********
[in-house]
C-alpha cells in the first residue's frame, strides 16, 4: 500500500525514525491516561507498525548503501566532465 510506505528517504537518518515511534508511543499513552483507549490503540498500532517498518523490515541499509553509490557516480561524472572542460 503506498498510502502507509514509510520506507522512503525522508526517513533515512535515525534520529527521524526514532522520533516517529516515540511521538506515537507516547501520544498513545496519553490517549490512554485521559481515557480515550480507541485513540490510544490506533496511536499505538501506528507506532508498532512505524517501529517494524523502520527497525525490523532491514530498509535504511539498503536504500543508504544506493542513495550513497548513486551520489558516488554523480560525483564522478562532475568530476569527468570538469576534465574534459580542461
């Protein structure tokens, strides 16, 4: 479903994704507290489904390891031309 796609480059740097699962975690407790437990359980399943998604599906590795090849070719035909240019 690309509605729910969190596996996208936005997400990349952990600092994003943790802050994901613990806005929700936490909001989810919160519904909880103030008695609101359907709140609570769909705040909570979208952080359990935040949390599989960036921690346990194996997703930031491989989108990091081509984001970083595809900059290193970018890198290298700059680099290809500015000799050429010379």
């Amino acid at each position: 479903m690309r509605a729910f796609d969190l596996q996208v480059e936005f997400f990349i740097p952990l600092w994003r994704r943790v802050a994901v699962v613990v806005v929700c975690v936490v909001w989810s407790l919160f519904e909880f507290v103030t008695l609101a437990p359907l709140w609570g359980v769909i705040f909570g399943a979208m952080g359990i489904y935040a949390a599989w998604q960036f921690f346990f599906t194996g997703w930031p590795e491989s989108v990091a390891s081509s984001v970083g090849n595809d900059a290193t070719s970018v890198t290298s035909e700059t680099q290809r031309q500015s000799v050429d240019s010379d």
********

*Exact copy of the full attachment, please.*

[in-house]
C-alpha cells in the first residue's frame, strides 16, 4: 500500500525514525491516561507498525548503501566532465 510506505528517504537518518515511534508511543499513552483507549490503540498500532517498518523490515541499509553509490557516480561524472572542460 503506498498510502502507509514509510520506507522512503525522508526517513533515512535515525534520529527521524526514532522520533516517529516515540511521538506515537507516547501520544498513545496519553490517549490512554485521559481515557480515550480507541485513540490510544490506533496511536499505538501506528507506532508498532512505524517501529517494524523502520527497525525490523532491514530498509535504511539498503536504500543508504544506493542513495550513497548513486551520489558516488554523480560525483564522478562532475568530476569527468570538469576534465574534459580542461
């Protein structure tokens, strides 16, 4: 479903994704507290489904390891031309 796609480059740097699962975690407790437990359980399943998604599906590795090849070719035909240019 690309509605729910969190596996996208936005997400990349952990600092994003943790802050994901613990806005929700936490909001989810919160519904909880103030008695609101359907709140609570769909705040909570979208952080359990935040949390599989960036921690346990194996997703930031491989989108990091081509984001970083595809900059290193970018890198290298700059680099290809500015000799050429010379």
């Amino acid at each position: 479903m690309r509605a729910f796609d969190l596996q996208v480059e936005f997400f990349i740097p952990l600092w994003r994704r943790v802050a994901v699962v613990v806005v929700c975690v936490v909001w989810s407790l919160f519904e909880f507290v103030t008695l609101a437990p359907l709140w609570g359980v769909i705040f909570g399943a979208m952080g359990i489904y935040a949390a599989w998604q960036f921690f346990f599906t194996g997703w930031p590795e491989s989108v990091a390891s081509s984001v970083g090849n595809d900059a290193t070719s970018v890198t290298s035909e700059t680099q290809r031309q500015s000799v050429d240019s010379d």